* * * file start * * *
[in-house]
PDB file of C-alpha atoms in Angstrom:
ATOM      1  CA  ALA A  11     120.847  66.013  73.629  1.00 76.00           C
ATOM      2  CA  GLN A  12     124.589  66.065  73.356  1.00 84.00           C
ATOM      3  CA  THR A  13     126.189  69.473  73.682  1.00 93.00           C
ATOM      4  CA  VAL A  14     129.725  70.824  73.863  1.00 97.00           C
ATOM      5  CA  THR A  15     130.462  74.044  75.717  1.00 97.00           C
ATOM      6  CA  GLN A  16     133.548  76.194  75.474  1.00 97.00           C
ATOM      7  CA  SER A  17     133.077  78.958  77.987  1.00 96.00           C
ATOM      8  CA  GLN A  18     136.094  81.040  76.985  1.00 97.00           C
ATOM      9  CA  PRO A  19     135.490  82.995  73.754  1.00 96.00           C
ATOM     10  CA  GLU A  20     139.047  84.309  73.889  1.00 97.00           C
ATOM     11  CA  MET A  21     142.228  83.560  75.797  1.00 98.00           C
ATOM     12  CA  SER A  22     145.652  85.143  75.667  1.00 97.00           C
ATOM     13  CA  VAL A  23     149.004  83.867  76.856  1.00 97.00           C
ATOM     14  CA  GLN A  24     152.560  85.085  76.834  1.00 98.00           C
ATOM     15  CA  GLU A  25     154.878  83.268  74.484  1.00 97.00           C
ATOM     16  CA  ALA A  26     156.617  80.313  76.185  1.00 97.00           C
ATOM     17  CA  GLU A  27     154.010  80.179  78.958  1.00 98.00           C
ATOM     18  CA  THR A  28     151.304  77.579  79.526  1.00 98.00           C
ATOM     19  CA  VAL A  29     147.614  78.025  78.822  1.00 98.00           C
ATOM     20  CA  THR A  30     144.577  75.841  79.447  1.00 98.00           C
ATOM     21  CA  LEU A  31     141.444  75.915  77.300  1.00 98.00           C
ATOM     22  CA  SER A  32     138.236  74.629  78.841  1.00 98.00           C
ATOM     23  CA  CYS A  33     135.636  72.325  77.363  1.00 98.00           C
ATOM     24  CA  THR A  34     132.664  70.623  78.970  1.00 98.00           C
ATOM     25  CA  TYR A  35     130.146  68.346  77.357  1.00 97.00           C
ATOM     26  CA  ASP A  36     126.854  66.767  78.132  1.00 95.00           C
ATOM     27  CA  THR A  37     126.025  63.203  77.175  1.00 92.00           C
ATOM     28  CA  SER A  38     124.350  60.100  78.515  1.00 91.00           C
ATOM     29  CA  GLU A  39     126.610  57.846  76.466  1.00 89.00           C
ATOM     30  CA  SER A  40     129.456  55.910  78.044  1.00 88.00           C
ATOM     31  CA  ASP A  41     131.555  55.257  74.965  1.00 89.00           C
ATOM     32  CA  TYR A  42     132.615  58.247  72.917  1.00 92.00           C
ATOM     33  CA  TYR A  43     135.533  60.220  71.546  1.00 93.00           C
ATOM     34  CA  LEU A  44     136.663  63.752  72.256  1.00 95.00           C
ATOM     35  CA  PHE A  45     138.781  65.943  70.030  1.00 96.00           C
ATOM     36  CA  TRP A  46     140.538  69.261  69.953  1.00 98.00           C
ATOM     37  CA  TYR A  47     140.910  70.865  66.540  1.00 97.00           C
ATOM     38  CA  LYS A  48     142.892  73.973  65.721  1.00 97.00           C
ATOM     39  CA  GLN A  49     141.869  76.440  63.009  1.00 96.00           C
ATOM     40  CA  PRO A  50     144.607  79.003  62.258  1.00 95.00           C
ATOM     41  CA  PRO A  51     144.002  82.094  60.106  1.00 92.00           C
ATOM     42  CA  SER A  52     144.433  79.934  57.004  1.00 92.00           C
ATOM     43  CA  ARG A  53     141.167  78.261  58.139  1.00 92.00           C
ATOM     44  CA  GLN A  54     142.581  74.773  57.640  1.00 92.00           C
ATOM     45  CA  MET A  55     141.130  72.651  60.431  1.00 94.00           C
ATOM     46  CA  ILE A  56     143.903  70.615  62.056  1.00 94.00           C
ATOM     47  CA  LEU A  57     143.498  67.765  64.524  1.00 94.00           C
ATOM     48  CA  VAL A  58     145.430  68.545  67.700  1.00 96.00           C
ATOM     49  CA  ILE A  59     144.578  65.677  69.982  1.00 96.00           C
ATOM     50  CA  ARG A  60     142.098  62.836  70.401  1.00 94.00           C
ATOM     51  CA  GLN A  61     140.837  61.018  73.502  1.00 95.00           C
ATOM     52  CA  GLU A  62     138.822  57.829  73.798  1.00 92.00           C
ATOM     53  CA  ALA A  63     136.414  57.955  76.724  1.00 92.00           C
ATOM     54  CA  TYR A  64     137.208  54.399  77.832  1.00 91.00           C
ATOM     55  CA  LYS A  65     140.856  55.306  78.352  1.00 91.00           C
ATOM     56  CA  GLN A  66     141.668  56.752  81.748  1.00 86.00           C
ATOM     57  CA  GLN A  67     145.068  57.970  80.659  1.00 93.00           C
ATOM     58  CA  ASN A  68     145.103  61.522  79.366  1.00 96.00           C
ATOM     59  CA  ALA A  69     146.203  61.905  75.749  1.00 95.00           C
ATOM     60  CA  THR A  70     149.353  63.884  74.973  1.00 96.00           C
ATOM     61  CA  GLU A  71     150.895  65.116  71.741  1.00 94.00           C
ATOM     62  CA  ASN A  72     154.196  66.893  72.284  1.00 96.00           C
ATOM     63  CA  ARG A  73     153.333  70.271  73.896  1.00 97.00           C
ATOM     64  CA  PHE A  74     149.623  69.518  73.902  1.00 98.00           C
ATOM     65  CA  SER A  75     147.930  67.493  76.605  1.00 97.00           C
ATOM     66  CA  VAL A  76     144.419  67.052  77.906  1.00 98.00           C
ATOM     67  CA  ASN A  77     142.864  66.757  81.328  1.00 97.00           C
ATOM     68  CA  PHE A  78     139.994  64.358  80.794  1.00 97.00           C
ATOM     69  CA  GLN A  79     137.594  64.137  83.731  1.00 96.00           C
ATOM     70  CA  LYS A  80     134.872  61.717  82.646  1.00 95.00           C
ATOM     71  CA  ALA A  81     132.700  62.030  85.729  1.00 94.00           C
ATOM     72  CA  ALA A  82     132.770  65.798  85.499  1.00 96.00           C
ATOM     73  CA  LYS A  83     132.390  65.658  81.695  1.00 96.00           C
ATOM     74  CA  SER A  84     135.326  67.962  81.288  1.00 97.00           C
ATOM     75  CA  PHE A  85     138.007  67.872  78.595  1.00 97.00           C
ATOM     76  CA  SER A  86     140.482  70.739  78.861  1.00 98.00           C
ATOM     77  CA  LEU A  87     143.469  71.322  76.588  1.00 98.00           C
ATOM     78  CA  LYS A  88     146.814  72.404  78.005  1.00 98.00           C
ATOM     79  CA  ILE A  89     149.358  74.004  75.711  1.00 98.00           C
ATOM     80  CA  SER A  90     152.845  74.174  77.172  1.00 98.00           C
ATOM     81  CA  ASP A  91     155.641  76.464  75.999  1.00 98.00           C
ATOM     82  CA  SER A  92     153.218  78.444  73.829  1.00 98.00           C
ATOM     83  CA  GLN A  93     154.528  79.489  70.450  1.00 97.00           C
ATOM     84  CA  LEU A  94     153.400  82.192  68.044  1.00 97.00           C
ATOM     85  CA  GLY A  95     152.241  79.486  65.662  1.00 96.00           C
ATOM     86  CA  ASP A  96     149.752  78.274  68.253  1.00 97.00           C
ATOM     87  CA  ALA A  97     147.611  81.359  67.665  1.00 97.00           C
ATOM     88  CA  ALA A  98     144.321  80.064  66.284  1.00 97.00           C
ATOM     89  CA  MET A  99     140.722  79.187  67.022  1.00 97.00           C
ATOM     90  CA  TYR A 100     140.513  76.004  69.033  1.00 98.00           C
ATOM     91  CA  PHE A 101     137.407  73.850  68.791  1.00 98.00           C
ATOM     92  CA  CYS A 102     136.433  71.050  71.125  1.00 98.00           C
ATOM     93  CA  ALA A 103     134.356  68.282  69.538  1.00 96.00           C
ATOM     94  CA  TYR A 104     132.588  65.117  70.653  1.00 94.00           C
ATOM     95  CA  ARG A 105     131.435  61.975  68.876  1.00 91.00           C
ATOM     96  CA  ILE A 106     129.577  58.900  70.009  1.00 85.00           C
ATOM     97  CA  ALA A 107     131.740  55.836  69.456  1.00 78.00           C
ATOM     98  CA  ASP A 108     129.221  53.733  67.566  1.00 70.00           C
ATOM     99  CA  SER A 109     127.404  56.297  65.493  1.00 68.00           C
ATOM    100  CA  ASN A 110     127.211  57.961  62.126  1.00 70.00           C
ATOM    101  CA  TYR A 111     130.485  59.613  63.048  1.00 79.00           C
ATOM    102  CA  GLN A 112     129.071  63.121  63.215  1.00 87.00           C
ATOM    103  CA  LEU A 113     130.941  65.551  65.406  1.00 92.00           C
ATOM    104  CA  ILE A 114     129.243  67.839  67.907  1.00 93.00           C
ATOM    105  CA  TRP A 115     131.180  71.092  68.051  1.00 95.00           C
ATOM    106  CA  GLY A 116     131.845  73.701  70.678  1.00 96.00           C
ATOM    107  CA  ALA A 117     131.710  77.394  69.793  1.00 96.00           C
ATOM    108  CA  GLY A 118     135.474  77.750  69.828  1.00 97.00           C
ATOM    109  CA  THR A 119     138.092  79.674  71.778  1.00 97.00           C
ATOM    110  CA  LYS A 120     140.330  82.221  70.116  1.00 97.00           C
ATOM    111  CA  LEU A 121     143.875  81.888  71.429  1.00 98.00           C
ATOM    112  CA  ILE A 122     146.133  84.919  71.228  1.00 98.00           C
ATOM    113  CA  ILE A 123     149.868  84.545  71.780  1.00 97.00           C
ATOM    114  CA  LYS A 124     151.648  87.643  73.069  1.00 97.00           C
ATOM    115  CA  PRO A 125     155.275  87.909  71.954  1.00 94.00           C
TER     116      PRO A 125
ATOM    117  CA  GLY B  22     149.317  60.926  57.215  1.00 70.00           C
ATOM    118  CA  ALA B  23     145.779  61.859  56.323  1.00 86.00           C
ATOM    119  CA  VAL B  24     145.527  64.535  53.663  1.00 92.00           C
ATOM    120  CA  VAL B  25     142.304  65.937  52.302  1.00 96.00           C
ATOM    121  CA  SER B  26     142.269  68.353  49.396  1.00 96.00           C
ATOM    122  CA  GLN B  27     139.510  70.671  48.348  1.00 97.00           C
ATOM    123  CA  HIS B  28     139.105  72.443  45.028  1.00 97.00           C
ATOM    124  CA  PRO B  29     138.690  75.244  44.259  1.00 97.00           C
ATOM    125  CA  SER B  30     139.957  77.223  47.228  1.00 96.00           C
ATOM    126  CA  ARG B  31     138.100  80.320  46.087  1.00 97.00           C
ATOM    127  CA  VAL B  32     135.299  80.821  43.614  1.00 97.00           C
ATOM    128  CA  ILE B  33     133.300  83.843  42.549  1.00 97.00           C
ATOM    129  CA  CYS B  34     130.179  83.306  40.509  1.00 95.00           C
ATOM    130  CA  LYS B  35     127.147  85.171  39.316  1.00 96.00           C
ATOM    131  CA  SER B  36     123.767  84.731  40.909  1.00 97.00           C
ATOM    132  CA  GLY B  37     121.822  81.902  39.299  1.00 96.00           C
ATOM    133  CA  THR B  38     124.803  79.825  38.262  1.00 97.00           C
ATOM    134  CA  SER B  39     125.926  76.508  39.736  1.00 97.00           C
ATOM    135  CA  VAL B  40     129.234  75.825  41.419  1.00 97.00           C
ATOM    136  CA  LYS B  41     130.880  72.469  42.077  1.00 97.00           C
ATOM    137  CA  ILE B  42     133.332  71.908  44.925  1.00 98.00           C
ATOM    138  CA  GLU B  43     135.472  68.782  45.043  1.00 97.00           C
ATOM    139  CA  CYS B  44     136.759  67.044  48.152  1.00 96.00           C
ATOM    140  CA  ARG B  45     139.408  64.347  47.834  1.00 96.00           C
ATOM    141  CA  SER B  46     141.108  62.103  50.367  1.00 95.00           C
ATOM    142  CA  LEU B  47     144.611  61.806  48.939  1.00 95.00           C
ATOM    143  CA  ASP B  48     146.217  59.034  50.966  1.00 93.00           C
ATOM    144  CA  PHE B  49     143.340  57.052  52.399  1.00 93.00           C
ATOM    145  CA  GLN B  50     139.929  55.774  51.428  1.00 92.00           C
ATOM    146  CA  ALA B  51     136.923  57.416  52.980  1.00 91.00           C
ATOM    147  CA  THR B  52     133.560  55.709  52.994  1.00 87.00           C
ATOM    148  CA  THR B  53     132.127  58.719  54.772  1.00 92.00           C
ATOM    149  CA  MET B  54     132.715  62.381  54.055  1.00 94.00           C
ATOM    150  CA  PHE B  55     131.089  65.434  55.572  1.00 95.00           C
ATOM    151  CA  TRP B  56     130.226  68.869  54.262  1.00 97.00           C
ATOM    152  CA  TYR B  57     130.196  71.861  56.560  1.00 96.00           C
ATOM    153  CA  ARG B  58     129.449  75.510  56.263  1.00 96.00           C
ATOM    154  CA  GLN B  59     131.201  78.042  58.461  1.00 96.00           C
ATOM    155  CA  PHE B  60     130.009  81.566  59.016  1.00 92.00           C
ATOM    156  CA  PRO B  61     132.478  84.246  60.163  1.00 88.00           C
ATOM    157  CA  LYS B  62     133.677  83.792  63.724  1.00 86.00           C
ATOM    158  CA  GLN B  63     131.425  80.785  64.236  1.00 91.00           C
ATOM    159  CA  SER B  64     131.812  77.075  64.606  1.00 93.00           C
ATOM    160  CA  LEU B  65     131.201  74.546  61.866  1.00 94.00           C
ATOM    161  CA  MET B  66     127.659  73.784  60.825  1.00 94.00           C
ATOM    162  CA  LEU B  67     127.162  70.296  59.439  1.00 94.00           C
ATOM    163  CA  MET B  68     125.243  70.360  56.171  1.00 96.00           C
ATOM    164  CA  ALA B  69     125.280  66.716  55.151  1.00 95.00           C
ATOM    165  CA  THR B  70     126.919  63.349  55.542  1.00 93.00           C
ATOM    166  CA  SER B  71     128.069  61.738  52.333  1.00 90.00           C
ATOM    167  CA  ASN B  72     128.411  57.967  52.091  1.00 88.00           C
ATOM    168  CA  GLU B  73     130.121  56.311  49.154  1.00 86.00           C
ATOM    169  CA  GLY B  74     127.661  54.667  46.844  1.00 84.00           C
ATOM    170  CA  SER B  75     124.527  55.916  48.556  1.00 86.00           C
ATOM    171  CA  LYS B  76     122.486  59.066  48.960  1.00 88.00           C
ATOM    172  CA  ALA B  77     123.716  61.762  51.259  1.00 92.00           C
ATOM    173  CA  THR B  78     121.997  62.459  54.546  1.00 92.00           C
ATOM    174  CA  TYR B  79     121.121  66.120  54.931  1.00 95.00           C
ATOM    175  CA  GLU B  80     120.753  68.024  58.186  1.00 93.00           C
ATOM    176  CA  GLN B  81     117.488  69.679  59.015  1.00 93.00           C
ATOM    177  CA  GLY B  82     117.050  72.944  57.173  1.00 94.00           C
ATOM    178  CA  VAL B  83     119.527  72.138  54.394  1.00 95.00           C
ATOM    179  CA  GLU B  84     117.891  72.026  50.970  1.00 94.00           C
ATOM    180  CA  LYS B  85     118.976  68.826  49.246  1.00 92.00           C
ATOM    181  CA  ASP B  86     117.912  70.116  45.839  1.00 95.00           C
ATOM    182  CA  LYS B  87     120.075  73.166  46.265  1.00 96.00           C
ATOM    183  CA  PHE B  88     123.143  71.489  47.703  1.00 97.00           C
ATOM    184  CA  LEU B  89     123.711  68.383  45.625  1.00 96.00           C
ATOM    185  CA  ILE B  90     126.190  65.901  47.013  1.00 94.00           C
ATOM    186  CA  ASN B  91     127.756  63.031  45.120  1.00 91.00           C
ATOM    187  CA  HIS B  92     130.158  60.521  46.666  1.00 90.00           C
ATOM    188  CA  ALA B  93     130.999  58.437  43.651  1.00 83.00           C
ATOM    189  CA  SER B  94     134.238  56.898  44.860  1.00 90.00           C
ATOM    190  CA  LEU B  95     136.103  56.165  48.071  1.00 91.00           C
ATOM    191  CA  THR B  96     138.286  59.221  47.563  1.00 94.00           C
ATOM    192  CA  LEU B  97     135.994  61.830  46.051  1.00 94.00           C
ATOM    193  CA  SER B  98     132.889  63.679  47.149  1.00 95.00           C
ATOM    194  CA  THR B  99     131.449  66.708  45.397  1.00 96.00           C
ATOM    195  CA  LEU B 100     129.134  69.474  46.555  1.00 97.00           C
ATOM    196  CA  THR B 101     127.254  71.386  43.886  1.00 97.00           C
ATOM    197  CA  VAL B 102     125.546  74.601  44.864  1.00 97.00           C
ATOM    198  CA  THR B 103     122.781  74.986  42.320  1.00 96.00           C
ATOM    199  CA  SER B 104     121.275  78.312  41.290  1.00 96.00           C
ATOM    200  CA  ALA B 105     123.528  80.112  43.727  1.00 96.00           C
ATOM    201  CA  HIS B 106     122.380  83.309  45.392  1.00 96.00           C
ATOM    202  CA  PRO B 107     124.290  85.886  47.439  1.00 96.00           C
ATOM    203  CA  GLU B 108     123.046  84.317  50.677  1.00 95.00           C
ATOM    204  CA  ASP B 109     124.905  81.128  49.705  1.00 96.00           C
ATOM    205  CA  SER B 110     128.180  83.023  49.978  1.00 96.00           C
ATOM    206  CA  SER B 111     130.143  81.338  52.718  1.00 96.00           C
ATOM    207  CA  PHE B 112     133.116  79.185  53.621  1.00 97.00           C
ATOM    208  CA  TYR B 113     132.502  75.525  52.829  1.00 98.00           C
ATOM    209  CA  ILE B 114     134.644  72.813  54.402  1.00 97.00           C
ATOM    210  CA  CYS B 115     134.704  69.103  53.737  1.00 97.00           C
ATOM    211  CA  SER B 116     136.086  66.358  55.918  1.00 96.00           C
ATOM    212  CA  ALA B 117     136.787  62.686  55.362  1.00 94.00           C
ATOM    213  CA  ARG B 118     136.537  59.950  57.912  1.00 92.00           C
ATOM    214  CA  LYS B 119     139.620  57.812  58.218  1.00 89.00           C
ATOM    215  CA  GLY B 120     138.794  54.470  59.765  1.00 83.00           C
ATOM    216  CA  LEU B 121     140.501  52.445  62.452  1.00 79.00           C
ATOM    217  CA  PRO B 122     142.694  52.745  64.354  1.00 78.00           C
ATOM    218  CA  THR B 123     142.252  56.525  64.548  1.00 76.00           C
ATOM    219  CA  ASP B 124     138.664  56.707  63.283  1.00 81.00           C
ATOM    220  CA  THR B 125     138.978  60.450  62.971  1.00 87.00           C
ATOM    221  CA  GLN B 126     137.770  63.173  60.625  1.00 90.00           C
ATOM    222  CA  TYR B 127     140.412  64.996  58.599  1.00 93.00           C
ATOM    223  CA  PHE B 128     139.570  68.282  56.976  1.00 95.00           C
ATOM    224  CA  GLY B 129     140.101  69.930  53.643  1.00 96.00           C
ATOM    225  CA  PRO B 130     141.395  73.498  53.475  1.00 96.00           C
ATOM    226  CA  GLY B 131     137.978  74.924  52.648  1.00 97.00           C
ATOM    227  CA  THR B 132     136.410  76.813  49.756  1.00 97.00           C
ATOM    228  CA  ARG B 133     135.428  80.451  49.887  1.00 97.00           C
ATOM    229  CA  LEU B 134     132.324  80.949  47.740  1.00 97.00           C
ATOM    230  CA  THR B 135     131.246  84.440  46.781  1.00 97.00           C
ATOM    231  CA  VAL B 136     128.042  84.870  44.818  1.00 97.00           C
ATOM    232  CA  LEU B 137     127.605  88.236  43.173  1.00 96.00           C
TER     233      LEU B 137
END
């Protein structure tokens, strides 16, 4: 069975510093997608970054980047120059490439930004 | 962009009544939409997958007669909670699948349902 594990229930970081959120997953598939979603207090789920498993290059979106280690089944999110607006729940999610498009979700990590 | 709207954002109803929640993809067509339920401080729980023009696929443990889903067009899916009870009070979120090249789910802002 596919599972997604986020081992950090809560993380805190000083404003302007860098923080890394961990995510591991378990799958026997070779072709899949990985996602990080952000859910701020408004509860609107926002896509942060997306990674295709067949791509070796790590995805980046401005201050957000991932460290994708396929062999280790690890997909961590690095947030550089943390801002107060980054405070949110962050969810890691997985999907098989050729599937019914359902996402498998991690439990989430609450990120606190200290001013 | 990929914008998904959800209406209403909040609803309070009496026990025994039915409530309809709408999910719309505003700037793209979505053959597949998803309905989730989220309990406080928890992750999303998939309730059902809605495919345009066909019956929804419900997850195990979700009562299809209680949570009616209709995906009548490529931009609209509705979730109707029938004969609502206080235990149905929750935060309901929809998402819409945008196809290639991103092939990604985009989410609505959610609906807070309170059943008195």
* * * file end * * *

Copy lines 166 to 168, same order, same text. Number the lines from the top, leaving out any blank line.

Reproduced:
ATOM    164  CA  ALA B  69     125.280  66.716  55.151  1.00 95.00           C
ATOM    165  CA  THR B  70     126.919  63.349  55.542  1.00 93.00           C
ATOM    166  CA  SER B  71     128.069  61.738  52.333  1.00 90.00           C